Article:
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Hōei

Hōei (宝永) was a Japanese era name (年号, nengō, "year name") after Genroku and before Shōtoku. This period spanned the years from March 1704 through April 1711.[1] The reigning emperors were Higashiyama-tennō (東山天皇) and Nakamikado-tennō (中御門天皇).[2]

Change of era

  • 1704 Hōei gannen (宝永元年): In reaction to the Great Genroku earthquake in Genroku 16, the era name was changed to Hōei (meaning "Prosperous Eternity"). The previous era ended and the new one commenced in Genroku 17, on the 13th day of the 3rd month.

Events of the Hōei era

  • October 28, 1707 (Hōei 4, 4th day of the 10th month): Great Hōei earthquake. The city of Osaka suffers tremendously because of a very violent earthquake.[3]
  • December 16, 1707 (Hōei 4, 23rd day of the 11th month): An eruption of Mt. Fuji; the cinders and ash fell like rain in Izu, Kai, Sagami, and Musashi.[4]
  • April 28, 1708 (Hōei 5, 8th day of the 3rd month): There was a great fire in Heian-kyō.[5]
  • May 20, 1708 (Hōei 5, 1st day of the 4th month): The shogunate introduces new copper coins into circulation; and each coin is marked with the Hōei nengō name (Hōei Tsubo).[5]
  • October 12, 1708 (Hōei 5, 29th day of the 8th month): Italian missionary Giovanni Sidotti landed in Yakushima, where he was promptly arrested.
  • February 19, 1709 (Hōei 6, 10th day of the 1st month): The wife of Shōgun Tsunayoshi killed him with a knife, and then she stabbed herself in the heart. Tsunayoshi's homosexual interests were aroused by the son of the daimyō of Kai; and his plans to adopt this Tokugawa youth as his successor were known by a few inside Edo Castle. The shōgun's wife, who was also a daughter of the emperor, foresaw that this choice of a successor would be very poorly received by many; and she feared that it might result in a disastrous civil war. The shōgun's wife did everything she could to dissuade Tsunayoshi from continuing with such potentially divisive and dangerous plans; and when it became clear that her arguments were in vain, she resolutely sacrificed herself for the good of the country—she killed her husband and then killed herself. She may also have done this as she hated the boy.[5]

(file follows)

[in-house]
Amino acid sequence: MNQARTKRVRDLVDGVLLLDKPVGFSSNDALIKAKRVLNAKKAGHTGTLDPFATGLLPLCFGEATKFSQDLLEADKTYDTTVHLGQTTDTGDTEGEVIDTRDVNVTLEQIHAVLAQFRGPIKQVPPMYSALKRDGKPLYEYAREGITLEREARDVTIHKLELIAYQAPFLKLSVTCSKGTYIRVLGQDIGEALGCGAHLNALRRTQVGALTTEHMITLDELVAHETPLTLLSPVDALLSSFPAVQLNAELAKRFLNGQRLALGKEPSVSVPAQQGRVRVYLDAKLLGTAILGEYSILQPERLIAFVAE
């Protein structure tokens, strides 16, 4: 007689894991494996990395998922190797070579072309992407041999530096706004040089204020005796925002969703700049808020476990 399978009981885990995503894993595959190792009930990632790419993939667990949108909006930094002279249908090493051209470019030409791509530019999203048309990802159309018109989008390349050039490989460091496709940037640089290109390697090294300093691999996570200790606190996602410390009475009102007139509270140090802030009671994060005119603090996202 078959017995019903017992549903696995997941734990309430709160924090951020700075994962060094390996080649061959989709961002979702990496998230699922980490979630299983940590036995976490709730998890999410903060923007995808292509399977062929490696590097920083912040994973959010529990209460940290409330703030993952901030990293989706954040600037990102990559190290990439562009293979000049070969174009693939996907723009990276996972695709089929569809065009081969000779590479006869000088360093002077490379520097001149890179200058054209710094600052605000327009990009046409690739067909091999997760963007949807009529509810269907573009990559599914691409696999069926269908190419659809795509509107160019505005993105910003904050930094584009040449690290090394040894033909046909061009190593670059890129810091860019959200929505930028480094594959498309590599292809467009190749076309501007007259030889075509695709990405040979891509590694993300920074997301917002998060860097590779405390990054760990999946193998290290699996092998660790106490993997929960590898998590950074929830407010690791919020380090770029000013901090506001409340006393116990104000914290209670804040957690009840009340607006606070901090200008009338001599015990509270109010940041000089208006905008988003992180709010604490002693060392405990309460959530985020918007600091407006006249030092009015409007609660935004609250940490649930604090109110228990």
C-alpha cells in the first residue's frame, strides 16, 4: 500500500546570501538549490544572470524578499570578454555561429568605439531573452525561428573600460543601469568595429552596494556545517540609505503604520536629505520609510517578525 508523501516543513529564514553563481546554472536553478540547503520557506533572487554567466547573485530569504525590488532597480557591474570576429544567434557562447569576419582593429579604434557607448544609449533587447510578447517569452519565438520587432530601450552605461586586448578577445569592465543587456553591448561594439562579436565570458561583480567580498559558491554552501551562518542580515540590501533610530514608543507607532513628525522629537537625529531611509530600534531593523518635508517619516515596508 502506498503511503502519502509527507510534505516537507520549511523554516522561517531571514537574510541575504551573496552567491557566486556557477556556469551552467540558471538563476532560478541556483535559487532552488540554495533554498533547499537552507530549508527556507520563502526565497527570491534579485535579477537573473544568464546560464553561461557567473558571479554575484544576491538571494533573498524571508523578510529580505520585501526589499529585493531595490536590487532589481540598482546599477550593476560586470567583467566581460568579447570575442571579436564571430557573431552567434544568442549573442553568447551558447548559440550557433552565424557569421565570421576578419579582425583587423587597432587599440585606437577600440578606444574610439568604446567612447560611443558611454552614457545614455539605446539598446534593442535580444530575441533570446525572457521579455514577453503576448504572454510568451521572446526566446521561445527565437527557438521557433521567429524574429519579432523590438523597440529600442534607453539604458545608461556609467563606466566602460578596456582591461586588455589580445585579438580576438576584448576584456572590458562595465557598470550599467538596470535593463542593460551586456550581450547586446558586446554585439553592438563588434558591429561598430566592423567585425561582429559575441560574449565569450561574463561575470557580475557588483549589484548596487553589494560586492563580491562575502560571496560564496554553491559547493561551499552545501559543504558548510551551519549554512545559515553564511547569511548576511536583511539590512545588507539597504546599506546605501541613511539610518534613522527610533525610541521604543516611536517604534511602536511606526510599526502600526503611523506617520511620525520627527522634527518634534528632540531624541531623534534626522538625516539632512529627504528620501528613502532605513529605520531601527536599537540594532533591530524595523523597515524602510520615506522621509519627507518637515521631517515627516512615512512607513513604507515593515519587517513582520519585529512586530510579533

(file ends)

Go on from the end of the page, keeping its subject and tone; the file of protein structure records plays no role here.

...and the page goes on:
• 1709 (Hōei 6, 4th month): Minamoto no Ienobu, Tsunayoshi's nephew, becomes the 6th shōgun of the Edo bakufu.[5]
  • August 7, 1709 (Hōei 6, 2nd day of the 7th month): The Emperor abdicates.[5]
  • January 16, 1710 (Hōei 6, 17th day of the 12th month): Higashiyama dies.[5]
  • July 7, 1710 – March 22, 1711 (Hōei 7, 11th day of the 6th month – Shōtoku 1, 4th day of the 2nd month): Ryukyuan mission to Edo, the largest delegation—168 people—in the Edo Period.[6]

Gallery

See also

Notes

  1. ^ Nussbaum, Louis-Frédéric. (2005). "Hōei" Japan Encyclopedia, p. 338, p. 338, at Google Books; n.b., Louis-Frédéric is pseudonym of Louis-Frédéric Nussbaum, see Deutsche Nationalbibliothek Authority File.
  2. ^ Titsingh, Isaac. (1834). Annales des empereurs du japon, pp. 415–416.
  3. ^ Titsingh, p. 415.
  4. ^ Shikuoka University page; see Japanese Wikipedia.
  5. ^ a b c d e f Titsingh, p. 416.
  6. ^ National Archives of Japan: Ryūkyū Chuzano ryoshisha tojogyoretsu, scroll illustrating procession of Ryūkyū emissary to Edo, 1710 (Hōei 7) Archived 2008-04-03 at the Wayback Machine

References

  • Nussbaum, Louis Frédéric and Käthe Roth. (2005). Japan Encyclopedia. Cambridge: Harvard University Press. ISBN 978-0-674-01753-5; OCLC 48943301
  • Screech, Timon. (2006). Secret Memoirs of the Shoguns: Isaac Titsingh and Japan, 1779-1822. London: RoutledgeCurzon. ISBN 978-0-203-09985-8; OCLC 65177072
  • Titsingh, Isaac. (1834). Nihon Odai Ichiran; ou, Annales des empereurs du Japon. Paris: Royal Asiatic Society, Oriental Translation Fund of Great Britain and Ireland. OCLC 5850691.

External links

Preceded by
Genroku (元禄)
Era or nengō
Hōei (宝永)

1704–1711
Succeeded by
Shōtoku (正徳)